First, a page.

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bjhines

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bjhines last won the day on January 21 2015

bjhines had the most liked content!

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About bjhines

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    Male
  • Location
    Cary, NC
  • Interests
    Tracks and cars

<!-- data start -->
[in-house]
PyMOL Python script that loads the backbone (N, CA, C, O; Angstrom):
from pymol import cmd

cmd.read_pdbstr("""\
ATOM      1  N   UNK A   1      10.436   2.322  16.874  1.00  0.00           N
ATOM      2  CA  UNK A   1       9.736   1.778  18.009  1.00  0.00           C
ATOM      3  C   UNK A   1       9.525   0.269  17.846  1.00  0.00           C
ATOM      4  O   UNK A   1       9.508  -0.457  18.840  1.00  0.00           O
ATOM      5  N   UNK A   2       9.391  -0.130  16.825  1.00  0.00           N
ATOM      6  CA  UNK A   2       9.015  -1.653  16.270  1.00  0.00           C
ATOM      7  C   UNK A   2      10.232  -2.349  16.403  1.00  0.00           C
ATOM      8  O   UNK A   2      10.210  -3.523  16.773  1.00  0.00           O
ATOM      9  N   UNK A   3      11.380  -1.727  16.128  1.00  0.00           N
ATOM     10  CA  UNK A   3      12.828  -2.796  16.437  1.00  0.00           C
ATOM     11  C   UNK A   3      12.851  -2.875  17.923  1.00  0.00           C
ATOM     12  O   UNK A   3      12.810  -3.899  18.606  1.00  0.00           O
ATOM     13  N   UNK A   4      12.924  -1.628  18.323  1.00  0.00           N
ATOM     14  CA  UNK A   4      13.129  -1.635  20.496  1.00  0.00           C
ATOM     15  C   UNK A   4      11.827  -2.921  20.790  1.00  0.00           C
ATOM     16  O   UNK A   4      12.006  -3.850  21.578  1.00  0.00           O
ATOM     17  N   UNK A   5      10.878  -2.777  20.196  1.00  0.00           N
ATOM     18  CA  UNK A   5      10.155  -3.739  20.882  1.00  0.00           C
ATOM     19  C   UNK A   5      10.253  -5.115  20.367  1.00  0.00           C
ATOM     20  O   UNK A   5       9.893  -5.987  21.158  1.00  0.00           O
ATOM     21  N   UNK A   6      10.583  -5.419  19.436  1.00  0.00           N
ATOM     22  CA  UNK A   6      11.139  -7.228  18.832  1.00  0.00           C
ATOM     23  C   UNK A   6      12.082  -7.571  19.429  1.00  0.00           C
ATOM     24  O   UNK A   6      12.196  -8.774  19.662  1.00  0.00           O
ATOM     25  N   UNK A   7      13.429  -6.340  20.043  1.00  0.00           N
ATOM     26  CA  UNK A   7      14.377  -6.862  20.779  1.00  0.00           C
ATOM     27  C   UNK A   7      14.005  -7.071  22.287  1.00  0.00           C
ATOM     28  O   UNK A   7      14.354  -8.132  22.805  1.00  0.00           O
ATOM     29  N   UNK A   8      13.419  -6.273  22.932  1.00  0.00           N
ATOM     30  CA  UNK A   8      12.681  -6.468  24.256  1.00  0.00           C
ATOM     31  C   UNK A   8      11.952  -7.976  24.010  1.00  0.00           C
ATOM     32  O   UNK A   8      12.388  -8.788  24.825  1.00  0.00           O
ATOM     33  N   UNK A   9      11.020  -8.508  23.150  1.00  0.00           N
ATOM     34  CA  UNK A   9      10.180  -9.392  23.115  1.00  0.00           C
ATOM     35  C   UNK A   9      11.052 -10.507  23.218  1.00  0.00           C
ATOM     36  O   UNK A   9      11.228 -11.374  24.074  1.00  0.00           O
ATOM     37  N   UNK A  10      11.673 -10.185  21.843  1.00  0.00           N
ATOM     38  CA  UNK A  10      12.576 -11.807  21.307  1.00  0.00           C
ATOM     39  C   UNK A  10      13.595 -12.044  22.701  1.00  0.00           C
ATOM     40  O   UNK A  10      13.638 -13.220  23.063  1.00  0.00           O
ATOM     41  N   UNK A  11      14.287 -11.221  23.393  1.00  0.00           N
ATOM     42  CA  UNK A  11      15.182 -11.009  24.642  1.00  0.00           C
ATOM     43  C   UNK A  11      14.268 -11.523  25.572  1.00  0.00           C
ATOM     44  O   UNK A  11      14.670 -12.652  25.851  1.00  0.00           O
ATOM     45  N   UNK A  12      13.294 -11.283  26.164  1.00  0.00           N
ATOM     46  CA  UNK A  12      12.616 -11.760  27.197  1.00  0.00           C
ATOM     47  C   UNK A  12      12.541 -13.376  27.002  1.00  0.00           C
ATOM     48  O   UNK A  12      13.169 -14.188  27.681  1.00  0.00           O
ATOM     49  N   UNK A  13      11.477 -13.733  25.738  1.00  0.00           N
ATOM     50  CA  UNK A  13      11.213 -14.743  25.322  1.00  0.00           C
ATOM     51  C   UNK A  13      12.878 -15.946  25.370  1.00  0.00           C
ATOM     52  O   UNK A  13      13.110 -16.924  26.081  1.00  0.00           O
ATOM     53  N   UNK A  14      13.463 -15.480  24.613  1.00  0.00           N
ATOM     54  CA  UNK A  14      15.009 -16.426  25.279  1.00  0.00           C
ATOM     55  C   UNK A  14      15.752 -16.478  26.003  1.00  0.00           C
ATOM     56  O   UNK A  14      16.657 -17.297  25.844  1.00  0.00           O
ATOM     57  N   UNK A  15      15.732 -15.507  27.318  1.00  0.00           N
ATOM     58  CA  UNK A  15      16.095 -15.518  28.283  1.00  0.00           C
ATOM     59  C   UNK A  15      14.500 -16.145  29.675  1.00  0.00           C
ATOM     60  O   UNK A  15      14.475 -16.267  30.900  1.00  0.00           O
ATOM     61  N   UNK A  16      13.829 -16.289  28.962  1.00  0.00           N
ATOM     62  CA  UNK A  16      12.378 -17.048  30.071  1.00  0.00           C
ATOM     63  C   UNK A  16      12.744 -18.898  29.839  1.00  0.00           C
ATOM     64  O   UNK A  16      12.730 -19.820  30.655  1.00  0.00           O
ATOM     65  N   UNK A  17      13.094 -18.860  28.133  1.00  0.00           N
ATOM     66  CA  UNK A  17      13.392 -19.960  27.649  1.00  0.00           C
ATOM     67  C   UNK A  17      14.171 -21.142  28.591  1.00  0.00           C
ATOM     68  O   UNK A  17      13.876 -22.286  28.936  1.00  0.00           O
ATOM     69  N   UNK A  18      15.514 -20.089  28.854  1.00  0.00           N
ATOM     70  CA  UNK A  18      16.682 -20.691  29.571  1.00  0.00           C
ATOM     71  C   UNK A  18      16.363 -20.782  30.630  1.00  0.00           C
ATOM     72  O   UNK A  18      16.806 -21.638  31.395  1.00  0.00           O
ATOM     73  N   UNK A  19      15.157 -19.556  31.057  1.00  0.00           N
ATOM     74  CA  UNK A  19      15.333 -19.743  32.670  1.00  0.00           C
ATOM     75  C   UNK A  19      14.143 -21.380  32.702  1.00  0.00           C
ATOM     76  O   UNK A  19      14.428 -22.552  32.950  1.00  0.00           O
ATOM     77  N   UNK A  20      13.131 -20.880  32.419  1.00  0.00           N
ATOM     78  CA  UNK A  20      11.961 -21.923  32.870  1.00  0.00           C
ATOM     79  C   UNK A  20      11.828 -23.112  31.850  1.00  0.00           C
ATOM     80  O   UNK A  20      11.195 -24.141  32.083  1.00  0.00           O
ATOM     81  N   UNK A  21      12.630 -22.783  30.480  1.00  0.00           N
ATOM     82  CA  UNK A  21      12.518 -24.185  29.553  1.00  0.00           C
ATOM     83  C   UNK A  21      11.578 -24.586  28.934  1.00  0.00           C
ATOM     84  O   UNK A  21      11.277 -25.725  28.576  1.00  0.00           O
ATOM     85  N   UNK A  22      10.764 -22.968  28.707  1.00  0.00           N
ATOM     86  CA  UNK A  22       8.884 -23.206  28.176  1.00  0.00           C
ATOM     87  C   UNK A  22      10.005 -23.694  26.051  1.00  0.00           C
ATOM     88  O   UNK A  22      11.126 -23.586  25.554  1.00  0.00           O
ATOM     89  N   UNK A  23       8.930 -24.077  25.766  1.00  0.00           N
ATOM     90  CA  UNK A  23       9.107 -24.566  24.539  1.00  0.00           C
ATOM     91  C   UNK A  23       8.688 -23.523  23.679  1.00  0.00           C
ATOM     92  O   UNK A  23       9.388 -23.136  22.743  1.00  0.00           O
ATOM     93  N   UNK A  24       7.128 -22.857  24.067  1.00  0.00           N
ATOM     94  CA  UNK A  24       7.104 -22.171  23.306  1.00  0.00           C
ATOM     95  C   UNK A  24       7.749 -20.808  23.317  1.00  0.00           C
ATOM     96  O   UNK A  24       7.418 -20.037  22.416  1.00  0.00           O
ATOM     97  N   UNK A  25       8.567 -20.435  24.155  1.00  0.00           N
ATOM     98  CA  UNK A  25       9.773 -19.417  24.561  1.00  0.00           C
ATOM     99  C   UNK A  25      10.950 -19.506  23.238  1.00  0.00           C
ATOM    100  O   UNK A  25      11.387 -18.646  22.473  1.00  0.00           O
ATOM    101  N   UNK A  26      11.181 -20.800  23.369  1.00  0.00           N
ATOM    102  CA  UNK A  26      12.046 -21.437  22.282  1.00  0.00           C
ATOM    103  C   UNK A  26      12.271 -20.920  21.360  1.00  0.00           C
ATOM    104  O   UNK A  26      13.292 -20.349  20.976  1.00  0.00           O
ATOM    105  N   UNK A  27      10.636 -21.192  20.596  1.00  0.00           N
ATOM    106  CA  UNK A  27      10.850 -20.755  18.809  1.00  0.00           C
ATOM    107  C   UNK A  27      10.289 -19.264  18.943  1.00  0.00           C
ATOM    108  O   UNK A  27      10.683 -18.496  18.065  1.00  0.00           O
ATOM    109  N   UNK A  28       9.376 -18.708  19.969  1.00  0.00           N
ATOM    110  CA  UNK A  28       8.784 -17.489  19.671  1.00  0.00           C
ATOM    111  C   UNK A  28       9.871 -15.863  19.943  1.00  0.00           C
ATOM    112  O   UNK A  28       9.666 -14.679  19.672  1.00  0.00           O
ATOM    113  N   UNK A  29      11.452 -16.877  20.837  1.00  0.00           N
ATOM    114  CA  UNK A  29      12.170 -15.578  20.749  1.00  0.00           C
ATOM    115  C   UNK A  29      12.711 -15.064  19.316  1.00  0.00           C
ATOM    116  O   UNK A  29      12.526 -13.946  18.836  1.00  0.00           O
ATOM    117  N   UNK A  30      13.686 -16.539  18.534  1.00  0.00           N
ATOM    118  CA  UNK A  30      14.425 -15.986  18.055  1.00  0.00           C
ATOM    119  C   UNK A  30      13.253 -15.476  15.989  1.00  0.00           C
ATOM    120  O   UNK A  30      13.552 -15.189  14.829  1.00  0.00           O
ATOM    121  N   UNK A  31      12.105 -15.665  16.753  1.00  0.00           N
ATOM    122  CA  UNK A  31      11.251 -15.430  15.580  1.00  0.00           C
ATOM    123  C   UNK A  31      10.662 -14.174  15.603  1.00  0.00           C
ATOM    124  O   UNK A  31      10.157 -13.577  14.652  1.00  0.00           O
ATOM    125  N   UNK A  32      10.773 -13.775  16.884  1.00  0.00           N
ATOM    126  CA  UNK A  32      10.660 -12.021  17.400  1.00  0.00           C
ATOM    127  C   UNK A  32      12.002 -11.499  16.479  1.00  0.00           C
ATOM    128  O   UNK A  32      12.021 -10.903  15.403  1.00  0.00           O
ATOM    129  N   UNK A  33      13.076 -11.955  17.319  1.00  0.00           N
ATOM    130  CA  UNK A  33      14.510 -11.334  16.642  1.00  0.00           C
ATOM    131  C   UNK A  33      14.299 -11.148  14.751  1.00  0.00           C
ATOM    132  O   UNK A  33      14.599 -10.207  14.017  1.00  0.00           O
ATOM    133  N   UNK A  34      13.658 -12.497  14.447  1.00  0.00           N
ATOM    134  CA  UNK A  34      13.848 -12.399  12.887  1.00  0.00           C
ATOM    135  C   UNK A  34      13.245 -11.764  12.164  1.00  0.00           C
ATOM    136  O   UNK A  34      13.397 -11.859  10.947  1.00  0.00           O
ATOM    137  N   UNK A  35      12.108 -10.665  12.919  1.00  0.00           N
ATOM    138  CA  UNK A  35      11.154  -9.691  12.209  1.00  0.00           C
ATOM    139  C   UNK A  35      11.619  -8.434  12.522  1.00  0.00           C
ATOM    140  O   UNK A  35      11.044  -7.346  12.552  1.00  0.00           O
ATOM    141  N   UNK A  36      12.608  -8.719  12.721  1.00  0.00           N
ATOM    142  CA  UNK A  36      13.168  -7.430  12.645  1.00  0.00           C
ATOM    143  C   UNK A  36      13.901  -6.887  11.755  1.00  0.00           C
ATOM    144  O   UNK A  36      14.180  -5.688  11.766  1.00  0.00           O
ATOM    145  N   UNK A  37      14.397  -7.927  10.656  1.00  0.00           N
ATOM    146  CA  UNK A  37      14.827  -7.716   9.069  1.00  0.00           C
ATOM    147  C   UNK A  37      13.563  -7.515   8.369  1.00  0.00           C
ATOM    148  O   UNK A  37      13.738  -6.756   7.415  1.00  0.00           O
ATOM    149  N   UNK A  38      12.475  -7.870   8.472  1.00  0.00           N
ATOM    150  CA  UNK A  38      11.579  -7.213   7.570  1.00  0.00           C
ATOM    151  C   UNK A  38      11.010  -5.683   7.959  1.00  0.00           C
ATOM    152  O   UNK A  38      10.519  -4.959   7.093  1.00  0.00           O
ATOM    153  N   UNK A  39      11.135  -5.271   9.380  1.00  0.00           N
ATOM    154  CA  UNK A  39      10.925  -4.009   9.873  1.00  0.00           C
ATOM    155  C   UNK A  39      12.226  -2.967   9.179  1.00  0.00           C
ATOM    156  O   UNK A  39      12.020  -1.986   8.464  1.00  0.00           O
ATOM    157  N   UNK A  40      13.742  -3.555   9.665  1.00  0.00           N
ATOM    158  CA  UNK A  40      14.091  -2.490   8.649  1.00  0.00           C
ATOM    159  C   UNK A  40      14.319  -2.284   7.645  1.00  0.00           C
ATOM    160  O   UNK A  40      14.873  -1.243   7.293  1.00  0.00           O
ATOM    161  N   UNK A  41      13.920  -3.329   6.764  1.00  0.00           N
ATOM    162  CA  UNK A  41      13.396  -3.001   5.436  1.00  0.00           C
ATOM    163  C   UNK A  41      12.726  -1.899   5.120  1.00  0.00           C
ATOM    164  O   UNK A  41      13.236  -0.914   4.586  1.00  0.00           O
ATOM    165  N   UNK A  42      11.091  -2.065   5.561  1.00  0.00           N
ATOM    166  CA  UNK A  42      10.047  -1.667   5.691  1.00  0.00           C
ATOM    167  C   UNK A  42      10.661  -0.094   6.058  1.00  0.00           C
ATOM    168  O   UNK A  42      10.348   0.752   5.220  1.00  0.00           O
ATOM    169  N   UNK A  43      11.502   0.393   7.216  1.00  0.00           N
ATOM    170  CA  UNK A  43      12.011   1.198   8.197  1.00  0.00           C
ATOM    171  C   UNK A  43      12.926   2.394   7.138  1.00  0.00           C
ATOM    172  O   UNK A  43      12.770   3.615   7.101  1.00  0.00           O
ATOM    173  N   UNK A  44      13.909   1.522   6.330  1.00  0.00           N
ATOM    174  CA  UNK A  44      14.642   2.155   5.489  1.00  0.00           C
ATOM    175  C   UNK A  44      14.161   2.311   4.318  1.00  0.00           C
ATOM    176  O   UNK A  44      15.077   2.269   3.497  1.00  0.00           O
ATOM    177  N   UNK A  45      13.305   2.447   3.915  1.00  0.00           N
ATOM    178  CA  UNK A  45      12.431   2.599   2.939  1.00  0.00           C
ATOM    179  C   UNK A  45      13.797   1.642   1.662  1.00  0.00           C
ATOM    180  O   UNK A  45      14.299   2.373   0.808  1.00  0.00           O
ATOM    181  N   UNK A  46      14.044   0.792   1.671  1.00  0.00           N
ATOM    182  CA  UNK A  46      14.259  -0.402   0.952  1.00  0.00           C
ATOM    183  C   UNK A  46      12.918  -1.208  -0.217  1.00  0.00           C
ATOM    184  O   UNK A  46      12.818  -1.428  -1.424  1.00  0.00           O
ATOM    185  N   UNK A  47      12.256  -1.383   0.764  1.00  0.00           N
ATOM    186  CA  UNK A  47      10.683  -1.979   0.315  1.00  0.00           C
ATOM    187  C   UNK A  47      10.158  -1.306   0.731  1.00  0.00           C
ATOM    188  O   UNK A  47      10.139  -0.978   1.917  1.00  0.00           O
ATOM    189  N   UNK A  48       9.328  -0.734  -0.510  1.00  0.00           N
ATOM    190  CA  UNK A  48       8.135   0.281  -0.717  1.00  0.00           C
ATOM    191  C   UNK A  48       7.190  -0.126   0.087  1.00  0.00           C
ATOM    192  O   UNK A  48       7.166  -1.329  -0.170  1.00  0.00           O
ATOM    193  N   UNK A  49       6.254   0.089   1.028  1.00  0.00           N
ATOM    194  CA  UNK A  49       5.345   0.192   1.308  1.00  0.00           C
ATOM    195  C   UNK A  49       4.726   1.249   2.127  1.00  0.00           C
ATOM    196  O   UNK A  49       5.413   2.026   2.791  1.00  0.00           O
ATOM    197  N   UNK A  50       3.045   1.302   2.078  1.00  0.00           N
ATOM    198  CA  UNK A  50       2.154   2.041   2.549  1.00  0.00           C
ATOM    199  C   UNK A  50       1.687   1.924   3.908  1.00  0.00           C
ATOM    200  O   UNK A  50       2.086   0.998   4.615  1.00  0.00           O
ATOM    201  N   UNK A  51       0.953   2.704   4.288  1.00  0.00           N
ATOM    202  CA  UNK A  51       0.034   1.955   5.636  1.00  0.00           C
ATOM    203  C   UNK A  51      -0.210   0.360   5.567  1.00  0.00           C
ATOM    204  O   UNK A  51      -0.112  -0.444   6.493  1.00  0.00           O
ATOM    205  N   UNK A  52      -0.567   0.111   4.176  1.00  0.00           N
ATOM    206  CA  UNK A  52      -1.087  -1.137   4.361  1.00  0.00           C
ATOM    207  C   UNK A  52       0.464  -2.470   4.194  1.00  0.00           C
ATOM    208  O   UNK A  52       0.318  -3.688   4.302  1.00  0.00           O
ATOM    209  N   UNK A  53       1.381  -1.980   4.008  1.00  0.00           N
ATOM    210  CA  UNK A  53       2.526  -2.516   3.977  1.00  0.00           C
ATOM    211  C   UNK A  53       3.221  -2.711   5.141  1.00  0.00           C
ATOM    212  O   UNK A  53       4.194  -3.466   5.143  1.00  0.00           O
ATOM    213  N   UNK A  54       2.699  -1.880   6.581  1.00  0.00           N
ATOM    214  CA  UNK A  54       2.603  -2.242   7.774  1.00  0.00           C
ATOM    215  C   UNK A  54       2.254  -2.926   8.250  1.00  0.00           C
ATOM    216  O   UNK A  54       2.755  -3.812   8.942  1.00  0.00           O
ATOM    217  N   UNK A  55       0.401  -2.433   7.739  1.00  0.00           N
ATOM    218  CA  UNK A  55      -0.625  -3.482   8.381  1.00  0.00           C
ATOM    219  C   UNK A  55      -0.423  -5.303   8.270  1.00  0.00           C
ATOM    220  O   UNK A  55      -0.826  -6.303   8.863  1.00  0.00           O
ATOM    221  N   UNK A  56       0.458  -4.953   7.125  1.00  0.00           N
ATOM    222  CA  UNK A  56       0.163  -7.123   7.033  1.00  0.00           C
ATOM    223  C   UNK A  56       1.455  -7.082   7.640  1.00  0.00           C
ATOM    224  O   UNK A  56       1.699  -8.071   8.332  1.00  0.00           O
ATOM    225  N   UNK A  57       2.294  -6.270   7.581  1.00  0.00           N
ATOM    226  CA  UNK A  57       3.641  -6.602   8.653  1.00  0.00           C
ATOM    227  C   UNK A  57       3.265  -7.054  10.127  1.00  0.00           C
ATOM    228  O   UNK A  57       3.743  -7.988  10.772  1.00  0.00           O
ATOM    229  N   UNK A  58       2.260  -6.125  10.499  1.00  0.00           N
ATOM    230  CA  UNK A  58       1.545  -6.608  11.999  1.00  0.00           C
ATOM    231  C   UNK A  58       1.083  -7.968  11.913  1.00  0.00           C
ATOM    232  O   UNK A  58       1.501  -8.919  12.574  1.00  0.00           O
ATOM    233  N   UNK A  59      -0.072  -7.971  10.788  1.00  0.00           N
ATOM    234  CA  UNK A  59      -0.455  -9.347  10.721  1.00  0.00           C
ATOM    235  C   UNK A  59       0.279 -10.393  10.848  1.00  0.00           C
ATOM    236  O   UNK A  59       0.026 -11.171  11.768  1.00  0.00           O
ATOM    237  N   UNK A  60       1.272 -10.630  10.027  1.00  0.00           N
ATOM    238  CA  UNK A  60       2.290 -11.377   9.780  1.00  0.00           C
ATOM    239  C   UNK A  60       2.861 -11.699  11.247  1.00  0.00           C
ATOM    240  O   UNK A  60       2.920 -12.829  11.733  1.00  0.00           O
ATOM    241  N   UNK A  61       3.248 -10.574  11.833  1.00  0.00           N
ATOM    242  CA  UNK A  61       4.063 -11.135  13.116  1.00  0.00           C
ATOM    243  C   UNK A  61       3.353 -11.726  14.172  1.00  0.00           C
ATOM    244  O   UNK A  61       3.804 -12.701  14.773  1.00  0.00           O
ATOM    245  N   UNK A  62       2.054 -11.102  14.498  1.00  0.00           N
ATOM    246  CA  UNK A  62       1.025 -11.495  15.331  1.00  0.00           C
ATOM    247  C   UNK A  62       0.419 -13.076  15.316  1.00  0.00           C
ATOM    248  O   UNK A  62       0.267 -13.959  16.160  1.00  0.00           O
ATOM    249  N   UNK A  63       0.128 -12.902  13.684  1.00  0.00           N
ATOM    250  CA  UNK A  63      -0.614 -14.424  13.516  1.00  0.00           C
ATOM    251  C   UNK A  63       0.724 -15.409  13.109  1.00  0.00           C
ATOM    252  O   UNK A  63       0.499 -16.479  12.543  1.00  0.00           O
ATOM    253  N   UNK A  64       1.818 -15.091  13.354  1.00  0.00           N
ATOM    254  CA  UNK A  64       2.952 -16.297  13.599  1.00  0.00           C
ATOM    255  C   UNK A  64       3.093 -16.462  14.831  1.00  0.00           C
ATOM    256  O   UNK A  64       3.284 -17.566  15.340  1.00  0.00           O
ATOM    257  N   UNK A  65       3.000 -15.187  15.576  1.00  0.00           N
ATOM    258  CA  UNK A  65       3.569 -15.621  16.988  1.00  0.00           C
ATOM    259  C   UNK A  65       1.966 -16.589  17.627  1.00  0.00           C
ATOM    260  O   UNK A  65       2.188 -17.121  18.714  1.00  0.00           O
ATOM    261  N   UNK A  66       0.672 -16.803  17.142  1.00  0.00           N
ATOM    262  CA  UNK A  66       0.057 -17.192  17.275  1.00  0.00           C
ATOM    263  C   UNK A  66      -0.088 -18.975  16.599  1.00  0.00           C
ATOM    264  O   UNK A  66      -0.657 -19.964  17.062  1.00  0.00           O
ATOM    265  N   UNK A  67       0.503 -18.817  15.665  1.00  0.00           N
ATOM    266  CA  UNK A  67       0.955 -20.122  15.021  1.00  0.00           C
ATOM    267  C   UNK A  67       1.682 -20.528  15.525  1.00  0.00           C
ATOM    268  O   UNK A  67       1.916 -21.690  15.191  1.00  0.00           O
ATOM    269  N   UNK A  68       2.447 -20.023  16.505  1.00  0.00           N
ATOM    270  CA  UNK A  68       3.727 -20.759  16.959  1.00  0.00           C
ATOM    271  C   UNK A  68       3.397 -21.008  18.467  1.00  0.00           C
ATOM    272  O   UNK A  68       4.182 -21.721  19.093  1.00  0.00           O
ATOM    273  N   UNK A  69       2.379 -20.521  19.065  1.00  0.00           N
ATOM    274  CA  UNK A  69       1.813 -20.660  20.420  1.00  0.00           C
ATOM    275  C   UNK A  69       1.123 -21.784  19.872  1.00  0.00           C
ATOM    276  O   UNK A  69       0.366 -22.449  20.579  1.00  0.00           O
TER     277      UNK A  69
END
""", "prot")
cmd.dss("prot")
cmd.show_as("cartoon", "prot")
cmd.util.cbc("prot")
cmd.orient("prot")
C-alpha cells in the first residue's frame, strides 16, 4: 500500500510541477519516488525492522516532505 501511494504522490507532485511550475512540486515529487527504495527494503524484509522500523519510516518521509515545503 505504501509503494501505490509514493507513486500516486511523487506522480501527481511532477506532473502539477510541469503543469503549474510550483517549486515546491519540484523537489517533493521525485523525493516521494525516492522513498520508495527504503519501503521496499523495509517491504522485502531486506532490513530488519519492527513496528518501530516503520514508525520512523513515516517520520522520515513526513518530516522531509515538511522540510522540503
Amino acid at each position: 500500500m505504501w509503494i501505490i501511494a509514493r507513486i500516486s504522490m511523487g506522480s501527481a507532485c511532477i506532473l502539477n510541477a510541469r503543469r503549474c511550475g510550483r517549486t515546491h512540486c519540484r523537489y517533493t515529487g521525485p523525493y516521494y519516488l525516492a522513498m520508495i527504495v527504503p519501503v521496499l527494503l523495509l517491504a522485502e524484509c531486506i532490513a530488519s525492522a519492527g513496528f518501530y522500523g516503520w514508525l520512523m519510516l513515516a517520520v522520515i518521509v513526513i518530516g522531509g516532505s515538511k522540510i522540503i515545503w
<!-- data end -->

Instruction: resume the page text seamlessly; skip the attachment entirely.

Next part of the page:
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  1. I have done a few sets, both bonded and bolted on. There is no right way to do them. I have always needed them for tire clearance and fit them according to the positions of the tires. A general rule seems to be that the lower edge of the flares can be the same height as the original fender edges. You place the tip of the flare so the it starts at the lower body detail/fillet line and set it so the inner edge is even with the original height. On the fronts; make sure your tires don't hit the front edge of the flares or the airdam sides(this is a typical problem area). With that said, Many folks have changed the positions of the wheels under the body with increased caster up front and increased toe in under the rear. That has lead to many RE-DOs of fender flares in the past. I have seen so many people get the car out for the first time and then find that the flares are not in the right place for clearance and looks. With any car build you need to have your suspension and tires figured out first. then modify the bodywork to fit them. Tire rub inside wheel well. This is with typical fender rolling work and the suspension is bound against the halfshafts. We need more room. Layout for placement. Initial cut. Cut and filler strip. Welded and trimmed. Temporary clamping screw for glue. Fillet Screws removed and fillets done Ready for paint Off to the races and they still hit just slightly under hard acceleration, uphill, apexing over the gators. dammit, but this is not a problem with the flares just a little more metal relief to do.